See you out there.


  11. I ignore the wind and find the bike leans but i keep going straight, if you get scared or stress out because of it your going to over steer compensating and go allover the road. just as everyone says RELAX and go limp'ish.

  12. Wind again...what is it with wind!...

    For those of you that are experiencing wind for the first few times, you are reacting to it too much...It might feel like it's going to blow you over, but actually it won't (unless it's alot stronger thatn your regular VERY windy day)

    You just are'nt used to the bike moving around under you...it 'feels' unstable, maybe even like you don't have control...but you do, and it's ok for the bike to move around - it's normal.
    So let it happen...stay loose in the arms and spine, and just go with the flow...feel free to move around a bit IN YOUR LANE if that's what happens. It's not necessary to ride a knife-straight line everywhere.

    Another week of experience in the wind and it's history...you'll know it by then, I reckon.

  13. Yeah just give it some time. I found the more you ride, the more you get used to the bike moving underneath you. It helps alot when you loosen yourself up on the bike, and let it do its thing.
  14. Gday Eddo and Welcome!!

    ok, so what everyone said so far is 101% spot on.. Take it from the worlds biggest worry wart Noob who travells to Doncaster heaps on that same stretch of road..(that was then this is now, sort of...), I posted a similar thread one day after crossing the Westgate Bridge when the speed was dropped to 40km/h due to wind and I honestly thought I was going to die (blown over the side as I was stuck in the far left hand lane - was thinknig about whether or not having a helmet on would keep me alive when I hit the water etc.. was farking stressfull at the time, but as Raven Said "whats with all the fuss etc")

    I took all the advice given to me on the various replies etc and sure enough, the bike stays up and after a while you almost enjoy it (if you can stay loose and avoid the SR's kicking in).. I still struggle with that sometimes if I get a gust of unexepcted wind etc)
  15. Kermit, think of that unexpected gust that catches you off guard sometimes, as just like an unexpected bump in the road...
    It unsettles the bike, and may grab your attention etc, but just keep on riding and it's fine mate. :)

  16. I ride the Monash/Eastlink a lot and I know what you mean about wind, those roads can be nasty wind tunnel.

    Everyone has given great advise and the most important point is to RELAX your grip on the bars.
    I like to make a mental effort to relax my hands, wrists, elbows, shoulders then back in a sort of meditation like thing... it works for me ;P

    Also you might find that gripping the tank with your knees a little tighter while relaxing your handlebar input helps you feel more in control when the bike starts to move around under you in the wind.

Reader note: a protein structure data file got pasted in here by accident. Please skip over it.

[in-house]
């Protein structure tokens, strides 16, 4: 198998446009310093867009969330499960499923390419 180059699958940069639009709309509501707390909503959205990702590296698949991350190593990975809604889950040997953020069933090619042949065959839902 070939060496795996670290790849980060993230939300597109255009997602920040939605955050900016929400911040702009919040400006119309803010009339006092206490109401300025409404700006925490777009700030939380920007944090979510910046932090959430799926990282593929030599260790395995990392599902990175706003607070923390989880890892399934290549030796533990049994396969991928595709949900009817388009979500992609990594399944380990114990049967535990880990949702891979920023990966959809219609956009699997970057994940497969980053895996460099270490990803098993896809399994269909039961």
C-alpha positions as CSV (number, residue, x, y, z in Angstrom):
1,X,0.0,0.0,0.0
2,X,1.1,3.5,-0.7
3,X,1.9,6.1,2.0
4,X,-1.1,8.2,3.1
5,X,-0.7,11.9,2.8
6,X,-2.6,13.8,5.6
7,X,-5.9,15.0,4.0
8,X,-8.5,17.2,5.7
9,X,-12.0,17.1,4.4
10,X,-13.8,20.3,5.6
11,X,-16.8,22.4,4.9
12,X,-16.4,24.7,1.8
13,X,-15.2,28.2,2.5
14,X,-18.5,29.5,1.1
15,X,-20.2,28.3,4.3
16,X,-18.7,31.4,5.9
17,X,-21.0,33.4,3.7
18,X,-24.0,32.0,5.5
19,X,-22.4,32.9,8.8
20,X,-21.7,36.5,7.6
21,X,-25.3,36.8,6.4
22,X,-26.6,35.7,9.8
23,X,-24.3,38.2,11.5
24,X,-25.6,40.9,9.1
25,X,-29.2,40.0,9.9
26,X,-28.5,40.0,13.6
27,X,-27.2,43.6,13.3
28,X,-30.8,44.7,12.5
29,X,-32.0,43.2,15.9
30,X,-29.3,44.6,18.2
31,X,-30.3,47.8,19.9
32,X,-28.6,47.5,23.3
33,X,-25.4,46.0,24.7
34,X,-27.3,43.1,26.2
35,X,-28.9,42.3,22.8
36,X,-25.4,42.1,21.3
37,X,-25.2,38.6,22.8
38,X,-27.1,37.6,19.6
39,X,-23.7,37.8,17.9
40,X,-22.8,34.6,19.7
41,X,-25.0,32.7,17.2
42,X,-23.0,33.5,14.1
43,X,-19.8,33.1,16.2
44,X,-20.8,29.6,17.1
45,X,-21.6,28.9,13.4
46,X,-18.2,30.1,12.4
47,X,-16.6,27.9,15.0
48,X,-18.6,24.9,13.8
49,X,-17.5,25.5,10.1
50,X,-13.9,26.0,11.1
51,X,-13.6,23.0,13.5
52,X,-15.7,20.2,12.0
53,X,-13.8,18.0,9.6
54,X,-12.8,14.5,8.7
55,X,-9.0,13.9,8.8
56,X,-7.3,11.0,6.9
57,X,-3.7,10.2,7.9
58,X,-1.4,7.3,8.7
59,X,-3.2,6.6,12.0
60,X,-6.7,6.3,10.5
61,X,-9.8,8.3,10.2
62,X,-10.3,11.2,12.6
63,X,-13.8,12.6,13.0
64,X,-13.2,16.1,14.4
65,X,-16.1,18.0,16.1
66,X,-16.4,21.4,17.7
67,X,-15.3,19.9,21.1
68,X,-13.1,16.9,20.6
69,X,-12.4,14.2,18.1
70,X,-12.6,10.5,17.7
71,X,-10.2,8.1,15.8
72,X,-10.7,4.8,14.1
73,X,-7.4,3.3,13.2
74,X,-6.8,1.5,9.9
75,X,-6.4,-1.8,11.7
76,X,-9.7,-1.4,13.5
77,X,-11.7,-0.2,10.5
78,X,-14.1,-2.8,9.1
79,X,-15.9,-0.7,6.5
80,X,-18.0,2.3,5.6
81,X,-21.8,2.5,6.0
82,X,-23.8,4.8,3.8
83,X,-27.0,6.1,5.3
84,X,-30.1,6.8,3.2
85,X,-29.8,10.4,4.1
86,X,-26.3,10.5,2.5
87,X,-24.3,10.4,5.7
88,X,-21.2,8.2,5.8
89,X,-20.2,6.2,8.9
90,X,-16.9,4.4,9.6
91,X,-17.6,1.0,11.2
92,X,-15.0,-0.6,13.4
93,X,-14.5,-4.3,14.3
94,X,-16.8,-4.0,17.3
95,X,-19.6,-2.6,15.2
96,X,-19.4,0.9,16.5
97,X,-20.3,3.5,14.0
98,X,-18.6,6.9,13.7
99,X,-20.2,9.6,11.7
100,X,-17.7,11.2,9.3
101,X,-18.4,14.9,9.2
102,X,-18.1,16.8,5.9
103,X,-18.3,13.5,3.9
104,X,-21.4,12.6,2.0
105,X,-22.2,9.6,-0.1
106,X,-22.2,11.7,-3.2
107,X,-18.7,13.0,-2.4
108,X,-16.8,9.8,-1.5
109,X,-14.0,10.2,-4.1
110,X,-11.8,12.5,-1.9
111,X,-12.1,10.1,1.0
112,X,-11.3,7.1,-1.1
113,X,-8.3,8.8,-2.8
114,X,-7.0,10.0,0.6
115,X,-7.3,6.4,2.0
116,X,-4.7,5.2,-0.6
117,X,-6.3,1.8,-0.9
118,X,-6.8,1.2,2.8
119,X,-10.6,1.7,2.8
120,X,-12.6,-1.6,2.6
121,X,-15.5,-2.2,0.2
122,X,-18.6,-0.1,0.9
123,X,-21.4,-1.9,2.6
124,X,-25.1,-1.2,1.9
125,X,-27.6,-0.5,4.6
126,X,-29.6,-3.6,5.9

Take it easy, relax and enjoy

  17. I ride a 220 kg, Blackbird XX, You should have been on the toy run.
    1st and 2nd gear across the West Gate Brige, Screaming cross wind,
    My bike was all over the road, At very low speeds like that, the bird is very top heavy and unstable. Out on the highway, at speed, I can be leaning at nearly 45 degrees and still riding in a straight line,
    Just relax and let the bike move under you, after a while you will get the hang of it, It will come to you naturally,
    But, do not fight it,
    Just be carefull when riding through trees and buildings, a cross street or when the trees end, will give you a blast of cross wind that you might not expect, and can move you sideways quite a bit, always keep a fair bit of room between you and what ever else is beside you, just in case,
  18. yup wot they say.... relax,

    I dont think getting a bigger lams bike will help all that much in fact if you get the GS500F, all that fairing adds to the 'sail area' of your bike and will probably make the problem worse.

    you'll be ok on the VTR

  19. It's pretty much all been said. Unless it's Cyclone Tracy wind is more a state of mind and the main danger is if you over react to it.

    However until you are comfortable with it, there is a few things you can do to either lessen the effect or give yourself more room to woble.

    Be aware that as you pass large objects e.g. bridge pylons, walls, hedges, trucks etc you will pass from being in the wind, to in a wind shadow and back in the wind again. If you are aware and anticipate you will not be surprised and not be as sh!t scared when it happens.

    If you are on a freeway with a safety lane, you can use that to give you more room around you. Ride in the lane next to the safety lane and within your lane ride in the wheel track closest to the safety lane. That way if you do wobble you will have all of the safety lane on one side and three quarters of your lane on the other as a buffer from hitting solid objects. Just don't ride so close to the safety lane that some cager thinks he can split your lane with you.

    Obviously only do that if it is safe to do so and as always if there is a safer position to be in, go there.

    With time and experience you will get used to wind. It may still be a nuisance but it won't be a worry.
  20. I used to commute using Eastlink and some days are worse than others. I think the biggest problem with that road is because it is new and built on a lot of open farmland you don't get any windbreaks which can cause any crosswinds to whip across the freeway. Other freeways like the Monash are built up on both sides with high soundproof fences so the wind is more likely to be disturbed.